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Readmission Rates for Patients with HIV Infection

August 19, 2013

Readmission Rates for Patients with HIV Infection

  1. Paul E. Sax, MD

The overall rate was higher than in the general population, and was especially high in individuals with advanced immunosuppression.

  1. Paul E. Sax, MD

Readmission after hospitalization is common in the U.S. and is considered an important metric for quality of care, with high 30-day readmission rates considered a negative quality indicator. In a recent prospective, multicenter cohort study, researchers examined the readmission rate among patients with HIV infection, as well as factors associated with an increased likelihood of repeat hospitalization.

The study population consisted of 19,943 adults in active care for at least 1 year at any of nine HIV clinics in the U.S. between 2005 and 2010. Out of 11,651 index hospitalizations, 2252 (19.3%) were followed by a readmission within 30 days. Patients with advanced immunosuppression (i.e., CD4 count ≤50 cells/mm3) had a readmission rate of 26.1%. In multivariate analysis, independent medical risk factors for readmission were lower CD4-cell count, longer length of stay in the first hospitalization, and certain specific diagnoses, including AIDS-defining infections, malignancy, and gastrointestinal, metabolic, and neurologic disorders. Having a postdischarge follow-up appointment was not associated with a reduced likelihood of readmission. In most cases, the primary diagnoses for readmission were different than those for the index admission.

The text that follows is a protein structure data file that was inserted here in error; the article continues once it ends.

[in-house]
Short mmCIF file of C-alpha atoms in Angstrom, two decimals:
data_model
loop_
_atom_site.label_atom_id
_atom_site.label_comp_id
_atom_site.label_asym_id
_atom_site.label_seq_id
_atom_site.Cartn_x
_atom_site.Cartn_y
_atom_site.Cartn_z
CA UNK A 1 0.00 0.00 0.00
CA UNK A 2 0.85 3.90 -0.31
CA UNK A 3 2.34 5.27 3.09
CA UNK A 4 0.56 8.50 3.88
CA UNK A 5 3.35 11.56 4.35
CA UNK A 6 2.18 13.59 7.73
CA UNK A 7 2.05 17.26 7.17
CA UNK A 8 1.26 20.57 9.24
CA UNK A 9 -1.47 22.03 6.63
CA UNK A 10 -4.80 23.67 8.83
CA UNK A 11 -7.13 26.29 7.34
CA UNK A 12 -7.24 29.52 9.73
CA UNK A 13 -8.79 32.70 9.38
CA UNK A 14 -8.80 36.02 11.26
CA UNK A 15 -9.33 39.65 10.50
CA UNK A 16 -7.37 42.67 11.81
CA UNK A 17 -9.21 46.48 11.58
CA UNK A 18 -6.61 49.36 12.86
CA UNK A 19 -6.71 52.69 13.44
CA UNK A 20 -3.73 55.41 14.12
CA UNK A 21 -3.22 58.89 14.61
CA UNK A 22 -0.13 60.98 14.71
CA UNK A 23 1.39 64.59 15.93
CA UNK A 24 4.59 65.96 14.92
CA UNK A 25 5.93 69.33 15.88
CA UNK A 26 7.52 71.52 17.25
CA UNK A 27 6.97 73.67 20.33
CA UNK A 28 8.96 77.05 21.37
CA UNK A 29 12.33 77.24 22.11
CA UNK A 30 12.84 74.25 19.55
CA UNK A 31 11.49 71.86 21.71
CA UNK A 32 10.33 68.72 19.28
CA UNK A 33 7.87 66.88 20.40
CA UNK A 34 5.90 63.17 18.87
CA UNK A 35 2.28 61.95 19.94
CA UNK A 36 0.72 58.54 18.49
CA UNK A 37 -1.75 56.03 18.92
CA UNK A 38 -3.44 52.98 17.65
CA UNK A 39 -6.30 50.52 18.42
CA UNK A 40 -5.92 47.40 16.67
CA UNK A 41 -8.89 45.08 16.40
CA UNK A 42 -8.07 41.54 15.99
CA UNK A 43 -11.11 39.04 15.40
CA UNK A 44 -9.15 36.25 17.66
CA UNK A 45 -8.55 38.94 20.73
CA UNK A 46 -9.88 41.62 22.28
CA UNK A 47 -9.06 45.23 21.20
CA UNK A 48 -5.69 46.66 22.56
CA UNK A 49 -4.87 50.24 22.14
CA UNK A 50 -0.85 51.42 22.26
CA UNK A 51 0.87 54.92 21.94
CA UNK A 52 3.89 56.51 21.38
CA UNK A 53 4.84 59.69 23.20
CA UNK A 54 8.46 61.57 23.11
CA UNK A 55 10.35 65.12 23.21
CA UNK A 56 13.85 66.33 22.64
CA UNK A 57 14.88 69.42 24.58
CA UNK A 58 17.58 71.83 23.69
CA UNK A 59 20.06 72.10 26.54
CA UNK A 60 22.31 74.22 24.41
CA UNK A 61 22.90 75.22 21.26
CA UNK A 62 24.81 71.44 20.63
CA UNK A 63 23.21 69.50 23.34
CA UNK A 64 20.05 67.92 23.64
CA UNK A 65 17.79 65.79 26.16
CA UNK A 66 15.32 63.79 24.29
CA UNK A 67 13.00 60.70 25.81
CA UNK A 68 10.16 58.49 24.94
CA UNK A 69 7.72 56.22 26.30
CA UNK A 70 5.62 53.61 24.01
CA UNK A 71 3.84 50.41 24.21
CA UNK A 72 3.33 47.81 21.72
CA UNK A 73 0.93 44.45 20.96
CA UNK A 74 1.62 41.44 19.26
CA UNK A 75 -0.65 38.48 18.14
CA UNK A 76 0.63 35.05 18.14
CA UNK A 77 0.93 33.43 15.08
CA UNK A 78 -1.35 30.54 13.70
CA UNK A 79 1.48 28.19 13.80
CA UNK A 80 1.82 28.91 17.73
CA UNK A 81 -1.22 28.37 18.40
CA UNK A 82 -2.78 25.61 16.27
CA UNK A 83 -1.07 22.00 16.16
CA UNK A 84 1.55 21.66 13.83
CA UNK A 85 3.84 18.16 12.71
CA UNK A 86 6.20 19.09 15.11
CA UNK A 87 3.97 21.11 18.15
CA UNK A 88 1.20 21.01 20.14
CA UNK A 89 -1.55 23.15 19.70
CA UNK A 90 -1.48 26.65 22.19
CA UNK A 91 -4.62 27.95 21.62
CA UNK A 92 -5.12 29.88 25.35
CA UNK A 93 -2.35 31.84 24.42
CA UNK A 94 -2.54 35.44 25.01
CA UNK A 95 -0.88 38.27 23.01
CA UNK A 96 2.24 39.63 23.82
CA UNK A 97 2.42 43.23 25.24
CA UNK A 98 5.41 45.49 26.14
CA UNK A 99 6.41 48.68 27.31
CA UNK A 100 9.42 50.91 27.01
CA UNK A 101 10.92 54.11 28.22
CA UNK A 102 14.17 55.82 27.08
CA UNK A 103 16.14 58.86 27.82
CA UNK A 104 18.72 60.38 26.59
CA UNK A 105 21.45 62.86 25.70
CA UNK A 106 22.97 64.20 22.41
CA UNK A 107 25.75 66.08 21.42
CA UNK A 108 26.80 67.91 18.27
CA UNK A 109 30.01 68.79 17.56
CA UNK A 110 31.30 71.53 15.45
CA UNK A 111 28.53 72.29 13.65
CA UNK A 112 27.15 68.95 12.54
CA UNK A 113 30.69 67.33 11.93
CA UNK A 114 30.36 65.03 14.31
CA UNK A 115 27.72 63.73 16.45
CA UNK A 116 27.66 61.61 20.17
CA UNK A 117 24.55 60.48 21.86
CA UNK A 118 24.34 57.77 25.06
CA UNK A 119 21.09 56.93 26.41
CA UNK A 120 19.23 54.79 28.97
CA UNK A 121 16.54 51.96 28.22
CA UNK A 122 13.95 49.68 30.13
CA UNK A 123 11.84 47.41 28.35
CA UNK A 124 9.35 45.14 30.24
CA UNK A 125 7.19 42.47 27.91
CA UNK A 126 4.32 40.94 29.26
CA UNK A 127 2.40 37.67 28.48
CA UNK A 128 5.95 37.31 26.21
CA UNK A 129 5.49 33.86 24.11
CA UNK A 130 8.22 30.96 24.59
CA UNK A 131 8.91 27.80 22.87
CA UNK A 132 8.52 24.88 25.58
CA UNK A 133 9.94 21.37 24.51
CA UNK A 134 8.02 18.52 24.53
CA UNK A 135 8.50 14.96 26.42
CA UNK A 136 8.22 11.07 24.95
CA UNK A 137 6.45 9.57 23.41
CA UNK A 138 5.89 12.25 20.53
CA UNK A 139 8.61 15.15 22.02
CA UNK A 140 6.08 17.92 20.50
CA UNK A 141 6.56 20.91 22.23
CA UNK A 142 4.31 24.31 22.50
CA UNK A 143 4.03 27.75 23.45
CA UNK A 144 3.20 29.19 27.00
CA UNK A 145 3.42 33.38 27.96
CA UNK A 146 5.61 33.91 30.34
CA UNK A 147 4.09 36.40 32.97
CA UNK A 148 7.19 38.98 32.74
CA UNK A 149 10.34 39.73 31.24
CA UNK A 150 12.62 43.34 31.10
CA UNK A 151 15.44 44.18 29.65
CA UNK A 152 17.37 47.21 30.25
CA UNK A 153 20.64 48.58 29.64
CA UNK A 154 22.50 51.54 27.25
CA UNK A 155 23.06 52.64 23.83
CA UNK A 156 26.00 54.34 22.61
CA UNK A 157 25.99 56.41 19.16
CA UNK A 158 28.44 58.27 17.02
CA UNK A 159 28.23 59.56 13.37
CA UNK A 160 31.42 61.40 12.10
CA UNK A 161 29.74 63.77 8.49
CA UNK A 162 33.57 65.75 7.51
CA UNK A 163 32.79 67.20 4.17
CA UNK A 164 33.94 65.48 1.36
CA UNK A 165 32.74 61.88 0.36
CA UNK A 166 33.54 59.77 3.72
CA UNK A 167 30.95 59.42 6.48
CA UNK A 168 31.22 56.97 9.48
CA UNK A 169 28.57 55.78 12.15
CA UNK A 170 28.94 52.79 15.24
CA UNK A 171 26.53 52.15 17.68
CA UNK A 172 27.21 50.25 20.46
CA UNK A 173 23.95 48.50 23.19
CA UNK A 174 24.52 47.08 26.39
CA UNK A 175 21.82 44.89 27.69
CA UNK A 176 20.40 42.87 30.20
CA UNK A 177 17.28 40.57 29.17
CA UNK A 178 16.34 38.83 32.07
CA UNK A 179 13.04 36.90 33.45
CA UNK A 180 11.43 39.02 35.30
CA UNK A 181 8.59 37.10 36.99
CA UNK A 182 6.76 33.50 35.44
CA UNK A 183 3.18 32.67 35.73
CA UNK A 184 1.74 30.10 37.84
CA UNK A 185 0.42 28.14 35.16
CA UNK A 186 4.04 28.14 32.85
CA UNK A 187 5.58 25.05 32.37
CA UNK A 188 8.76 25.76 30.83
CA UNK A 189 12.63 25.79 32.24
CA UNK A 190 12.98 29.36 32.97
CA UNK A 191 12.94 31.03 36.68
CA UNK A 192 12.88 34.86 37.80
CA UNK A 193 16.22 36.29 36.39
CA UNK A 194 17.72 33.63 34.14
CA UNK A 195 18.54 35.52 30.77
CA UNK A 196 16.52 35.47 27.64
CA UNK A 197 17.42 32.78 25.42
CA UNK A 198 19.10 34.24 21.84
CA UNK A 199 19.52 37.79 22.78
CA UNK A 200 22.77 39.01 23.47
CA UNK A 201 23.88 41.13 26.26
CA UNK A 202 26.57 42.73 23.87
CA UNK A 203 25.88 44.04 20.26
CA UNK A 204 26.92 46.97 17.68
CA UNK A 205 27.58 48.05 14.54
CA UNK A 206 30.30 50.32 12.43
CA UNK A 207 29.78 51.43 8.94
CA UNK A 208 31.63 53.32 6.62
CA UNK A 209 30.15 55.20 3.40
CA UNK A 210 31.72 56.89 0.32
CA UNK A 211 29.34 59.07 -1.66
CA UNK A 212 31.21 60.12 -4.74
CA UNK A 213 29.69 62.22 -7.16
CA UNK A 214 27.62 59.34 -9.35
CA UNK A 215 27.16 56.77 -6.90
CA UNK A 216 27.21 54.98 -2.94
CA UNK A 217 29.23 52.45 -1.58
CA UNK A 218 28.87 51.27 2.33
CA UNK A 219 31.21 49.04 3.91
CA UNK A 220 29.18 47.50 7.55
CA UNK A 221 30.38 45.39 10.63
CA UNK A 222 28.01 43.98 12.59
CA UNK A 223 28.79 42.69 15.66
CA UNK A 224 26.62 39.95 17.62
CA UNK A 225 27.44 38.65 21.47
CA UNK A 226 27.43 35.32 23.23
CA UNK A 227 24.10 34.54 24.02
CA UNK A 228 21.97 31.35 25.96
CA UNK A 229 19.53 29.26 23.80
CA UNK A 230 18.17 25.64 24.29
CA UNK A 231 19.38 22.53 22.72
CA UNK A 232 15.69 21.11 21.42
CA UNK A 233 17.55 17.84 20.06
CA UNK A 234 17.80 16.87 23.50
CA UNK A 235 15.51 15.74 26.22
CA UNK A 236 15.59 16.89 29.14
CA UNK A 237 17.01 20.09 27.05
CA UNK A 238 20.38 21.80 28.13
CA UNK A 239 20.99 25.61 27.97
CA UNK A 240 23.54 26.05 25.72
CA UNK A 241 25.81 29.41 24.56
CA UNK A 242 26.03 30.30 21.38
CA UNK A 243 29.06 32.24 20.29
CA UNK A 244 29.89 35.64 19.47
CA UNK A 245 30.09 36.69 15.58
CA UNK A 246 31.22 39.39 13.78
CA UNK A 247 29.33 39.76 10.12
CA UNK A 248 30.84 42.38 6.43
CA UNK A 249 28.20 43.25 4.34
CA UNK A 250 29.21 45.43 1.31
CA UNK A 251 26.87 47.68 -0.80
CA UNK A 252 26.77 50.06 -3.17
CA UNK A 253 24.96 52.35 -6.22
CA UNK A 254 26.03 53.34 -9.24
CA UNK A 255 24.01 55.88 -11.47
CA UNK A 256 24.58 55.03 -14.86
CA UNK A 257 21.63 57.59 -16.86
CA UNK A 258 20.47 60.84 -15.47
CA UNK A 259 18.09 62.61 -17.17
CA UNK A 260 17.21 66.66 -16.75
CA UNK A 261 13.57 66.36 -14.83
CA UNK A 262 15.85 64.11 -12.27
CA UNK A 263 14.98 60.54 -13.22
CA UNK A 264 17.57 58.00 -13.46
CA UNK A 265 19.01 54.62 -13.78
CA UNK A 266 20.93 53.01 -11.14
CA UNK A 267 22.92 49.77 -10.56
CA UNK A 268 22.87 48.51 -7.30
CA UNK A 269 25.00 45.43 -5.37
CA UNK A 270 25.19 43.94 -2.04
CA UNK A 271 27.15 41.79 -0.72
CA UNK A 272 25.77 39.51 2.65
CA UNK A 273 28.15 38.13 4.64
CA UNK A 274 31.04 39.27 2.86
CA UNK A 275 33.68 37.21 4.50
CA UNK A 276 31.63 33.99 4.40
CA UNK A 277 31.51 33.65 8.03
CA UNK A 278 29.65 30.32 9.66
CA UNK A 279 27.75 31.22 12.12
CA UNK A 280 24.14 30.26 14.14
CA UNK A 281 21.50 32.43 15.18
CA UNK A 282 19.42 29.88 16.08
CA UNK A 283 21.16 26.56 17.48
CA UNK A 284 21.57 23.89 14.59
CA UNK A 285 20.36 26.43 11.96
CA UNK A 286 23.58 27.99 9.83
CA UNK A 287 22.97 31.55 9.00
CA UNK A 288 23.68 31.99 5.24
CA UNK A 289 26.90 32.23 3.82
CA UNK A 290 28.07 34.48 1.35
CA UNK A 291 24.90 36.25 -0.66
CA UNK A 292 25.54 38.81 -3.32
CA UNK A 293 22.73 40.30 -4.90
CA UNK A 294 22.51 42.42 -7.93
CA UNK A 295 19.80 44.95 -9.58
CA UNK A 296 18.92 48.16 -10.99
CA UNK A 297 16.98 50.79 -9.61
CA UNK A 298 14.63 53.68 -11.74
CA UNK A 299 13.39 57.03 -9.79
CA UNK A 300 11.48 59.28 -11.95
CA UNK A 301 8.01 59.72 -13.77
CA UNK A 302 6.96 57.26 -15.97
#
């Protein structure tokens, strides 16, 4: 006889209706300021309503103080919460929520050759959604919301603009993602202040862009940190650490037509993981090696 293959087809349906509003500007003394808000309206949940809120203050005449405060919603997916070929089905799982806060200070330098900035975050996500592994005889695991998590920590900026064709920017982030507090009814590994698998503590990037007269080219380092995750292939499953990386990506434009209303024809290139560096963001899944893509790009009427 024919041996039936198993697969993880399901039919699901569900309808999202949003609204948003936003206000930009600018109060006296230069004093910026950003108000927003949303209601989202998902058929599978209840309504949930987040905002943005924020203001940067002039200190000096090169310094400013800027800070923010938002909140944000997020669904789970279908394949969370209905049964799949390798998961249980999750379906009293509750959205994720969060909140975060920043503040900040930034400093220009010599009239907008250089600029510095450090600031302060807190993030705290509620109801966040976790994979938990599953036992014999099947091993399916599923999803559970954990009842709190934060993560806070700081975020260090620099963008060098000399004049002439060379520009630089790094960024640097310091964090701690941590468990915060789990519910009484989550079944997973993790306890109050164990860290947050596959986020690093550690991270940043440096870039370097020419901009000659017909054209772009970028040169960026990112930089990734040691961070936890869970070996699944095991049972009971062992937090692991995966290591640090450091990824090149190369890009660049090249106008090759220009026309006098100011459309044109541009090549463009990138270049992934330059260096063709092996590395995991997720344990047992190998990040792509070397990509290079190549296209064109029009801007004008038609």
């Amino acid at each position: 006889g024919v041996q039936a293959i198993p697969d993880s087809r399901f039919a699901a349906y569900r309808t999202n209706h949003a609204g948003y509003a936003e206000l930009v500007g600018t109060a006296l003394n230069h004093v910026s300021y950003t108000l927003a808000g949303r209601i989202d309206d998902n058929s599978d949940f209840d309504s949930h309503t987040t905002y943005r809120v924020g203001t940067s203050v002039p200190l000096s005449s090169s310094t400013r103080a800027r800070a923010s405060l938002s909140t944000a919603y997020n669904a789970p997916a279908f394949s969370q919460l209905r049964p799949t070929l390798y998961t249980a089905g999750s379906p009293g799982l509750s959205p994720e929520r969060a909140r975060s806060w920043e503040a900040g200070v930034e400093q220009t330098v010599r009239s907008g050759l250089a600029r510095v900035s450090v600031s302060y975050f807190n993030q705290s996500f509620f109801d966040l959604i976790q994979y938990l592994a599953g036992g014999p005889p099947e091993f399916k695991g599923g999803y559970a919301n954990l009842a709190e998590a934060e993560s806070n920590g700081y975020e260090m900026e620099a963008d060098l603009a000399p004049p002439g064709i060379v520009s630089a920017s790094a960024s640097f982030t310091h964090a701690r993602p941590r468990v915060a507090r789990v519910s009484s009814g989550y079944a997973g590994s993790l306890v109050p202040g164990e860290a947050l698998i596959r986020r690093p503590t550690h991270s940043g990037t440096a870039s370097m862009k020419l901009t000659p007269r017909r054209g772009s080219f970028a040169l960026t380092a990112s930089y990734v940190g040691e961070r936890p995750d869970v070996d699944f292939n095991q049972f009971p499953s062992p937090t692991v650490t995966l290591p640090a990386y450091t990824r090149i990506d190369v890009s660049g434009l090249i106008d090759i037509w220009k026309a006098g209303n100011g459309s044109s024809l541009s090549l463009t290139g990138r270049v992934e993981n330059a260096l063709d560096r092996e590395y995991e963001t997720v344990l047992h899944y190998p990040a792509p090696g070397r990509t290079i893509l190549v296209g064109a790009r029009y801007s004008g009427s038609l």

Comment

The 19.3% rate of readmissions is higher than the 13.3% reported in the U.S. for adults aged 18 to 64, underscoring the medical and psychosocial challenges of caring for HIV-infected patients. The powerful effect of immunosuppression in increasing readmissions is probably due to the fact that lower CD4-cell counts are risk factors for both infectious and noninfectious complications. Indeed, that readmissions were frequently for diagnoses different than those for the index admission demonstrates the high susceptibility to medical problems in this heavily immunosuppressed population. The findings from this study should be added to the long list of reasons for stressing early HIV diagnosis — before advanced HIV disease — as well as subsequent retention in care.

  • Disclosures for Paul E. Sax, MD at time of publication Consultant / Advisory board Bristol-Myers Squibb; Gilead; GlaxoSmithKline; Janssen; Merck Grant / research support NIH; Bristol-Myers Squibb; Gilead; GlaxoSmithKline; Merck Editorial boards Medscape; UpToDate Leadership positions in professional societies Mass ID Society (Vice President)

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